NASA's Hubble Telescope Captures Pictures of Stars Forming in Nearby Galaxies
The images released by NASA's (Representational Image/ Photo credits: NASA)

Our universe is an incredible space, something we haven't really got to observe much. We often admire the stars and the faint milky way which we can see through the remote areas of darkness from the Earth, but there is a lot more than what meets the eye. And given a most comprehensive look into the galaxy is NASA's Hubble Space Telescope. A team of astronomers have released some latest pictures which show the star formations in the wide galaxy out there.

The researchers for a better understanding have combined the new Hubble observations along with some of the archives for giving a vast look into the complexities that are involved in the formation of a star. These images also give a look into galaxy evolution. To study the formation in more detail a group of researchers had launched the project Legacy ExtraGalactic UV Survey (LEGUS). Since the Hubble Telescope can capture both visible and ultraviolet light, the LEGUS team has got some extraordinary images of the universe. The data collected also gives detailed information on young, massive stars and star clusters. It also shows how the environment affects their development.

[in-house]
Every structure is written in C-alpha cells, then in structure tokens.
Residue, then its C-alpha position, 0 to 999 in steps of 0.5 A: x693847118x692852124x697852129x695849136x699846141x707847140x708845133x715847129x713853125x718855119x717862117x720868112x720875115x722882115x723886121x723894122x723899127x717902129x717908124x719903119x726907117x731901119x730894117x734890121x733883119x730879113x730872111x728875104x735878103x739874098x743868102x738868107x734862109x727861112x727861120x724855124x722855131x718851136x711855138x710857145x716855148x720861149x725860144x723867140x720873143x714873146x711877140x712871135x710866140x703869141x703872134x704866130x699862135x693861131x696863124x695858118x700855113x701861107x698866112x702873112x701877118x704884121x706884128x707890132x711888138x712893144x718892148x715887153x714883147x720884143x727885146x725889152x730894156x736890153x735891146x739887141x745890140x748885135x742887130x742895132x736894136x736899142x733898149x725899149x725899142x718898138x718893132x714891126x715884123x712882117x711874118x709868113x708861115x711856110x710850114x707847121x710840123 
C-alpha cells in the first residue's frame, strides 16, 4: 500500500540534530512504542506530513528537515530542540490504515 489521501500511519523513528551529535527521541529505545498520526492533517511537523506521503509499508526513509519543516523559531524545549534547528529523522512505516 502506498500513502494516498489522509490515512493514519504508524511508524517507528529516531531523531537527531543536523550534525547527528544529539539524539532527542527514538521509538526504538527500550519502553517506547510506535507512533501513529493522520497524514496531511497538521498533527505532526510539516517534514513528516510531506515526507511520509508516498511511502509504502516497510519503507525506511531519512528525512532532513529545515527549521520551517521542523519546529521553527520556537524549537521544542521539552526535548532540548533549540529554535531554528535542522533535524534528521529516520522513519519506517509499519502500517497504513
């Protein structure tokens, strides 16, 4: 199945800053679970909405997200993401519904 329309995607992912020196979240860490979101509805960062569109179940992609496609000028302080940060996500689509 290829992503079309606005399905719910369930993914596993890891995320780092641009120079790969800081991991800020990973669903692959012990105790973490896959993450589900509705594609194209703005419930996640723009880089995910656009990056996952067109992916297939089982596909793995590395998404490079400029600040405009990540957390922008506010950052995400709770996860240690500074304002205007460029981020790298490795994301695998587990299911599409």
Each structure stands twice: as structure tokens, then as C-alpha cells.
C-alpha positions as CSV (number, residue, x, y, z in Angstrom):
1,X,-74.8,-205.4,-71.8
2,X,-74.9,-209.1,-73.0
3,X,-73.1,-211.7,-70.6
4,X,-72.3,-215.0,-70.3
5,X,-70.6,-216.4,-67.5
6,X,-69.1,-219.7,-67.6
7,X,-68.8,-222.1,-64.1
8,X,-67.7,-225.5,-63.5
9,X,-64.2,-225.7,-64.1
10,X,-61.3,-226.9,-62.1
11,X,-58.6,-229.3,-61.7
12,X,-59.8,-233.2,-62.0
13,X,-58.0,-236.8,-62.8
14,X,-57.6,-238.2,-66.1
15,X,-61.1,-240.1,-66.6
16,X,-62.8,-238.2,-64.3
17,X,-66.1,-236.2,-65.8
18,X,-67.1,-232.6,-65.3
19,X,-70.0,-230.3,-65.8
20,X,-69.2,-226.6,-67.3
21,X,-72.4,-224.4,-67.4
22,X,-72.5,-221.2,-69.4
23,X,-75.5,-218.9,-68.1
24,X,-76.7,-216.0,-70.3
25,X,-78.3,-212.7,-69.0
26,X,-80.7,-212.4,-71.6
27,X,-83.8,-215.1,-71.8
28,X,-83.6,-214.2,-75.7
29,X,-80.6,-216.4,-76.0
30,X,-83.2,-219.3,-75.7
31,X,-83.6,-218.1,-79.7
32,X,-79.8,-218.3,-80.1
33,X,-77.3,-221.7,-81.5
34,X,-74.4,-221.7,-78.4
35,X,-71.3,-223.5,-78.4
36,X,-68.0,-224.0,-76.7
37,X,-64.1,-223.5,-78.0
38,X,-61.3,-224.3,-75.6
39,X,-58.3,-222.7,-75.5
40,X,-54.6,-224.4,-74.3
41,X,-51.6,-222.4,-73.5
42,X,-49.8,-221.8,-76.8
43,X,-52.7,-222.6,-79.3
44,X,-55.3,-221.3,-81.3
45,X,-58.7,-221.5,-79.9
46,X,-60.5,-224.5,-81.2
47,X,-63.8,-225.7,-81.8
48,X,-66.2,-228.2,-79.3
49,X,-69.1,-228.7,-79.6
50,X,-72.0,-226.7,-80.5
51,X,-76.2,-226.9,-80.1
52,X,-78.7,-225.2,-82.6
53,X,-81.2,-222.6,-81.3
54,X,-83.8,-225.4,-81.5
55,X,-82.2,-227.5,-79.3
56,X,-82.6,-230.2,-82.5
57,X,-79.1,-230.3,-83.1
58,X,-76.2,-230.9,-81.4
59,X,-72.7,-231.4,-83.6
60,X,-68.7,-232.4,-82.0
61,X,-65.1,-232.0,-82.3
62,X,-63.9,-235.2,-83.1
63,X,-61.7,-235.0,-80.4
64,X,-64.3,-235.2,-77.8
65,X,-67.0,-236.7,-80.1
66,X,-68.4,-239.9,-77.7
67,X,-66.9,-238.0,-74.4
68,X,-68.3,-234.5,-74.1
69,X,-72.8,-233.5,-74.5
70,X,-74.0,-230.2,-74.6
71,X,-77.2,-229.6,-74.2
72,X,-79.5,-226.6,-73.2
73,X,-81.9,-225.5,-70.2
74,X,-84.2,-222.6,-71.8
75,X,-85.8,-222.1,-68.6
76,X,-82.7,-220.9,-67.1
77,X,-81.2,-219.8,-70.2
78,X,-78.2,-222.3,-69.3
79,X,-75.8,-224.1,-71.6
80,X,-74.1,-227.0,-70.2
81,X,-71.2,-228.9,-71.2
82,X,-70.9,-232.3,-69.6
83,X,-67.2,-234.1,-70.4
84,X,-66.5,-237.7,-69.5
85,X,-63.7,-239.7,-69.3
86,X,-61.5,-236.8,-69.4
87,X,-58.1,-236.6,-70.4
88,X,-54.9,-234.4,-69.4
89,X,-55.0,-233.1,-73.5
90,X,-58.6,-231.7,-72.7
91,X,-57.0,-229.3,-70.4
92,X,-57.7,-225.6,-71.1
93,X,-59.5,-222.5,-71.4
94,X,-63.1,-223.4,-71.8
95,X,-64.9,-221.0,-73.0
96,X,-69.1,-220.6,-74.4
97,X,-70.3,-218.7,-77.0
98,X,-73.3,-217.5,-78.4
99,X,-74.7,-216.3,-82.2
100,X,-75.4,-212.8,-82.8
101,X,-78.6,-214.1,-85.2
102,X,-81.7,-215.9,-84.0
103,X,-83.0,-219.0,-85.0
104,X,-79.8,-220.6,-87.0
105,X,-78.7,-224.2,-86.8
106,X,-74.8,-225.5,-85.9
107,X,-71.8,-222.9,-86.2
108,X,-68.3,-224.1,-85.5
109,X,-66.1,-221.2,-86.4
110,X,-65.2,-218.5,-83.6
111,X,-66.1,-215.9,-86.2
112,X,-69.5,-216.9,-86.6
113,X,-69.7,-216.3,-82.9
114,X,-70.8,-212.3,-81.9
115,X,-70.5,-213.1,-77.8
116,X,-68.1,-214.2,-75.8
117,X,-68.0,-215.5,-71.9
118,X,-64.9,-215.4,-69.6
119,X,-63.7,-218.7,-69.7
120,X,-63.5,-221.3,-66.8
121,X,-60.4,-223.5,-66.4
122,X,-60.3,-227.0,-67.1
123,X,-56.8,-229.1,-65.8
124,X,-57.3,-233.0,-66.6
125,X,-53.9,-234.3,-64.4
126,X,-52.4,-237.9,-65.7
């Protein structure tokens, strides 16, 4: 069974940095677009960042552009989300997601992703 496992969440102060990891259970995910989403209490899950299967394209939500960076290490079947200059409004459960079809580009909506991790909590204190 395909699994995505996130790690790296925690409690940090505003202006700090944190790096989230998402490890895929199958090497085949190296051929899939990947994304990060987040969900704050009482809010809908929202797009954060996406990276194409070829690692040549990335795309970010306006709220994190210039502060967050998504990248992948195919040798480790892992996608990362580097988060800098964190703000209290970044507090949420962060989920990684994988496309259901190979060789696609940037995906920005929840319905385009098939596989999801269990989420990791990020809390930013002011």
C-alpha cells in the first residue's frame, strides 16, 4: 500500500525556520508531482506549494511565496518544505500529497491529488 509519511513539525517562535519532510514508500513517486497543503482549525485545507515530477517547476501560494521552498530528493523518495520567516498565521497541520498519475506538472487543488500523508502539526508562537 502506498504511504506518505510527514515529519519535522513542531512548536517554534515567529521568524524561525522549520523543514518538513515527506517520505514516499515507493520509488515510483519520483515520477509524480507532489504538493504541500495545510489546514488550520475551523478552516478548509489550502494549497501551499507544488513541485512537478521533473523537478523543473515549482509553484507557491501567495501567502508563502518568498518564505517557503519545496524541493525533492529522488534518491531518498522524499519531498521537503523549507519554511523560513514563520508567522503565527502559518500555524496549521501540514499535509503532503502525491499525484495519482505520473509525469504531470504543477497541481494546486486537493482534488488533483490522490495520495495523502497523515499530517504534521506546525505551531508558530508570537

Check out the new images released from Hubble Space Telescope:

The overlaying of the new and the old images gave a never seen before clarity which only facilitates better research. "There has never before been a star cluster and a stellar catalog that included observations in ultraviolet light,” explained survey leader Daniela Calzetti of the University of Massachusetts, Amherst. “Ultraviolet light is a major tracer of the youngest and hottest star populations, which astronomers need to derive the ages of stars and get a complete stellar history. The synergy of the two catalogs combined offers an unprecedented potential for understanding star formation.”

The formation of stars is still a question that hounds the astronomers. But these images are a key to understand the existence of stars. The star cluster currently catalogues have 8,000 young clusters whose ages range from 1 million to roughly 500 million years old. These are some of the largest clusters seen in our own galaxy, the Milky Way. While scientists may study the detailing in the universe, these images are some real space porn to the die-hard enthusiasts.